BY VOLKER NOLTE
PHOTO BY PETER SPURRIER
Next step in the rowing calendar: head races! It seems that once again we can enjoy exciting long-distance races this fall after most of them were canceled last year. Some of these races are rightfully called “coxswains’ races” since a great performance by a steers-person can make a huge difference, especially on winding courses. The most well-known of such races is the Head of the Charles Regatta. Its challenging turns undoubtedly contribute to its appeal not only for rowers but also for spectators who can thrill to the excitement normally lacking in side-by-side races on buoyed courses.
Perfect coxing requires plenty of preparation and must be done in close cooperation with the coach and the rowers. First, you have to find information about the regatta. This can be done by checking the event website, of course, but the best way is to talk to a rower who has raced the course and can explain the challenges and how to navigate them best. If your coach cannot help in this regard, coxswains need to find a knowledgeable person outside their club. Fortunately, rowers are notorious for helping each other.
The ideal is for coxswains to be able to ask good questions about the specifics of the course. To do this, they need to get an idea about its layout, which is provided in the regatta’s official information. Additionally, it helps to study the course on a map, which is easy to do nowadays online. Such sources will provide a general though possibly deceiving idea since turns may look more gentle than they really are. The notorious Weeks Bridge turn on the Head of the Charles course is an example. A map gives the impression that it is just a turn, but the bridge abutment and the reduced lane width and change of direction pose a major obstacle that can cost valuable seconds if navigated improperly.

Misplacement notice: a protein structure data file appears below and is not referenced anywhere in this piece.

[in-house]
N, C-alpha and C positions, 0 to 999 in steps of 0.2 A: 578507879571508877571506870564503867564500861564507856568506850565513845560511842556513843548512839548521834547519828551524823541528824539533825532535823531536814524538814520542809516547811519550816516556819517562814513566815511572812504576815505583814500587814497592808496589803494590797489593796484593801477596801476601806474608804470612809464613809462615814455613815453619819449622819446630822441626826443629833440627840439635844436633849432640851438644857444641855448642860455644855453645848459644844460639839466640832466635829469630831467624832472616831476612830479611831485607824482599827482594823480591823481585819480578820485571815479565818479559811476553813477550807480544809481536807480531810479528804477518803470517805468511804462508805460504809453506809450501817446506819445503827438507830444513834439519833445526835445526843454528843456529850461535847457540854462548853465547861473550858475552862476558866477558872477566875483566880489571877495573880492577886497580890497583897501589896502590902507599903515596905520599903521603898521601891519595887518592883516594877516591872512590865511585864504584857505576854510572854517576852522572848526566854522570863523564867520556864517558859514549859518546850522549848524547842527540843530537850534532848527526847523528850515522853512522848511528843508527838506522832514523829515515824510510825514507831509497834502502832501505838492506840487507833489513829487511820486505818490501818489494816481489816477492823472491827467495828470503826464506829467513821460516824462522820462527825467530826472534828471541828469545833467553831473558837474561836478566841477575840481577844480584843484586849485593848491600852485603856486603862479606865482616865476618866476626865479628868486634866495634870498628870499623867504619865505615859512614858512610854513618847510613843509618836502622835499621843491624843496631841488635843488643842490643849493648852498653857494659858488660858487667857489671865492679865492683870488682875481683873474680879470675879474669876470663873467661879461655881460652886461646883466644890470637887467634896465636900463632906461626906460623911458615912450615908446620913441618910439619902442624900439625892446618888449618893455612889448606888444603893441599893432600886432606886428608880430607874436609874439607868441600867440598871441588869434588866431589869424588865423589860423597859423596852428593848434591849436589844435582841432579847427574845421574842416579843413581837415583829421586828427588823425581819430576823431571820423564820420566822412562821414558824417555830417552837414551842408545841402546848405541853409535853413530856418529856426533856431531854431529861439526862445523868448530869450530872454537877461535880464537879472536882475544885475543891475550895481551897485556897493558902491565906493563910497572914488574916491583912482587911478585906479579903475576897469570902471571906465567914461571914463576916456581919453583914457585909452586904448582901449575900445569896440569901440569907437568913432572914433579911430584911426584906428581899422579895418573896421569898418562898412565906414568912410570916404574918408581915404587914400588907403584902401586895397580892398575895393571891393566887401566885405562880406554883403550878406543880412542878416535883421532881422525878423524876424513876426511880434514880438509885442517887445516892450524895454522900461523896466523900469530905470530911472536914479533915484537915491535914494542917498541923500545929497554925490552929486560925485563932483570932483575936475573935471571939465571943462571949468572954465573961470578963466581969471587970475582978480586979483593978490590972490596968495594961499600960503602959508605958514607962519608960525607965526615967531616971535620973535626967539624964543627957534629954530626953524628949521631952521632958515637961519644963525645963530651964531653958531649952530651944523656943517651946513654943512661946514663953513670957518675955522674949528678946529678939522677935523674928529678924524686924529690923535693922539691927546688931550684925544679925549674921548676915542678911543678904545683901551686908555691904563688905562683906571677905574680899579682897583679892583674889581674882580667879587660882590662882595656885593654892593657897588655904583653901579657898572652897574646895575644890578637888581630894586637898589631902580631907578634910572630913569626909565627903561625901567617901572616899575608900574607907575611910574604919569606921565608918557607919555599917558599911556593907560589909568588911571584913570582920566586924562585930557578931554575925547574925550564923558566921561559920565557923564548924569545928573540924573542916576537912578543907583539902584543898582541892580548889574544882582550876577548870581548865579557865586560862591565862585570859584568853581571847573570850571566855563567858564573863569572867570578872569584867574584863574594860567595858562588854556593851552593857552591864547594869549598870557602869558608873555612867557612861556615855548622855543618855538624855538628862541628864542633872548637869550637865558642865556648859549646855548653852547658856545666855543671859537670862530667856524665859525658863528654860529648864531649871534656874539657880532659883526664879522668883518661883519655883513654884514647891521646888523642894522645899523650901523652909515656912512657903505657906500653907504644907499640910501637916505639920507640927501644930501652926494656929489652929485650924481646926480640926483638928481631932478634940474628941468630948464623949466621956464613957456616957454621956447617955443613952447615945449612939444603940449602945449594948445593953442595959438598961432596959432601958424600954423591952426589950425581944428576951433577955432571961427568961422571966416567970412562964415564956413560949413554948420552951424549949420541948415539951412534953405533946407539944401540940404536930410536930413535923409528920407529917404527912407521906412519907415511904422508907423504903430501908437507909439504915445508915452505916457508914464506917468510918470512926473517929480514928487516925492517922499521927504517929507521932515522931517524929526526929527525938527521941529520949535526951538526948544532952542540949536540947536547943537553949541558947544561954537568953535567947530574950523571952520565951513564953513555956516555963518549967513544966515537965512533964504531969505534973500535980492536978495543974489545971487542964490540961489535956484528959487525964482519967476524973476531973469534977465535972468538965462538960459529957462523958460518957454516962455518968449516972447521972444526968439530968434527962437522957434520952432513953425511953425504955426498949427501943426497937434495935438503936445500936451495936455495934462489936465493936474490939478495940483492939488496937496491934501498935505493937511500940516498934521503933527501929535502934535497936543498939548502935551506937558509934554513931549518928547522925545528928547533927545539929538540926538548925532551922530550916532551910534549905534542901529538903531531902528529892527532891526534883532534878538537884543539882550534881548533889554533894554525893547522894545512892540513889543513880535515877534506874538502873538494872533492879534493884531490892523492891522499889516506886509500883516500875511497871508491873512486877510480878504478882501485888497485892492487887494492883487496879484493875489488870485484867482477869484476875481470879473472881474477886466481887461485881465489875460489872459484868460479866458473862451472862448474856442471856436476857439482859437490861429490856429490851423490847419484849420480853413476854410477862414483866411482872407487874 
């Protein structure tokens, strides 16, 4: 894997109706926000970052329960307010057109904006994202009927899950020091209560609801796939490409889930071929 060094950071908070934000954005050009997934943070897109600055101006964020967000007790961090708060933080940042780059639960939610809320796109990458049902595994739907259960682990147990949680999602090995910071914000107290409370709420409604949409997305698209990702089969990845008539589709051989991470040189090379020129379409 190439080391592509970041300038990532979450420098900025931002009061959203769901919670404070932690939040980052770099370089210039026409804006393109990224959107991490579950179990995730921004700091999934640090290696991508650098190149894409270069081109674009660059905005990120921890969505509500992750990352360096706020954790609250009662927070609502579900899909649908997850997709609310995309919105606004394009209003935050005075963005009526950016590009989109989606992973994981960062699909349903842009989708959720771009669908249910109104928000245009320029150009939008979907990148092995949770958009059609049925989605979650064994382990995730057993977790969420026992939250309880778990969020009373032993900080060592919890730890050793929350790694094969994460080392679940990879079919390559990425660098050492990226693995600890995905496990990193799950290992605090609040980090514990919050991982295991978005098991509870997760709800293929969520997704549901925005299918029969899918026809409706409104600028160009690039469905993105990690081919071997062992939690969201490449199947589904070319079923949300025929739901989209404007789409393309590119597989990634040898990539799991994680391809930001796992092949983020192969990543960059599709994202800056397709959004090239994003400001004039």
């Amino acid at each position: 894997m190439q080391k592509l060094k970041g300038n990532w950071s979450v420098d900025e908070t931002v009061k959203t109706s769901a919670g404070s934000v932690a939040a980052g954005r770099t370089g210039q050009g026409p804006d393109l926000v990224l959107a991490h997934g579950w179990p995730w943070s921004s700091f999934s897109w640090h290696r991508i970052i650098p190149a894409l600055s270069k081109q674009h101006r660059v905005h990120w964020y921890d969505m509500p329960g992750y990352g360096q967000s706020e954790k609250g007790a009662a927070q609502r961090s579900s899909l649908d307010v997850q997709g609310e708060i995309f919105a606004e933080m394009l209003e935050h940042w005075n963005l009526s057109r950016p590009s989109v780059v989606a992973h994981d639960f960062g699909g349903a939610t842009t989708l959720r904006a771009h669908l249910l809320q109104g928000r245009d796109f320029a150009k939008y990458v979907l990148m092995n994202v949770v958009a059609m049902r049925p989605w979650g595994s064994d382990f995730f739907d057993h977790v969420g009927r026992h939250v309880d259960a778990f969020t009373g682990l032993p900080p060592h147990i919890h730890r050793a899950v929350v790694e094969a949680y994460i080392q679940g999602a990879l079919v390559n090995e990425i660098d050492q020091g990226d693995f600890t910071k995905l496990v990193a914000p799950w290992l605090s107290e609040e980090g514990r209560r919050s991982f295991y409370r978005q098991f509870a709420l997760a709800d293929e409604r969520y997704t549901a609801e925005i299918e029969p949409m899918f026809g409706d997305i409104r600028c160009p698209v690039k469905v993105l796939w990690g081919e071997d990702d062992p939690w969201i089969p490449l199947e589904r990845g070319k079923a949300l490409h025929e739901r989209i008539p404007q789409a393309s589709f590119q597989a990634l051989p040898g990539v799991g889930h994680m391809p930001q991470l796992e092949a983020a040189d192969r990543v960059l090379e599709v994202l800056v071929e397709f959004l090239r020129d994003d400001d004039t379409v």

This is where only experience can help identify the challenging parts of a course, along with tips on how to attack them. After coxswains gather all the necessary information, they need to know how their boats react to sudden and sharp turns. They have to be sure they can change direction when required. Some boats turn more easily than others, and most normal rudders are not designed for severe course changes. Sometimes it’s necessary to install a larger rudder, and the coxswain needs to experience how the boat reacts with this new equipment. The larger rudder may help make sharp turns but it reacts more sensitively to small deflections on straightaways, which not only costs time but may also upset the boat’s balance.
The coxswain should learn landmarks on the course that set the best direction as well as markers for tactical and motivational purposes. Some regattas offer special coxswain sessions where experienced rowers go over the racecourse in detail and offer pointers to navigate the race successfully. With all this information, coxswains can now prepare for the race by visualizing the entire regatta–the warm-up, assuming the proper position at the start line, steering the fastest route through all the turns and straightaways.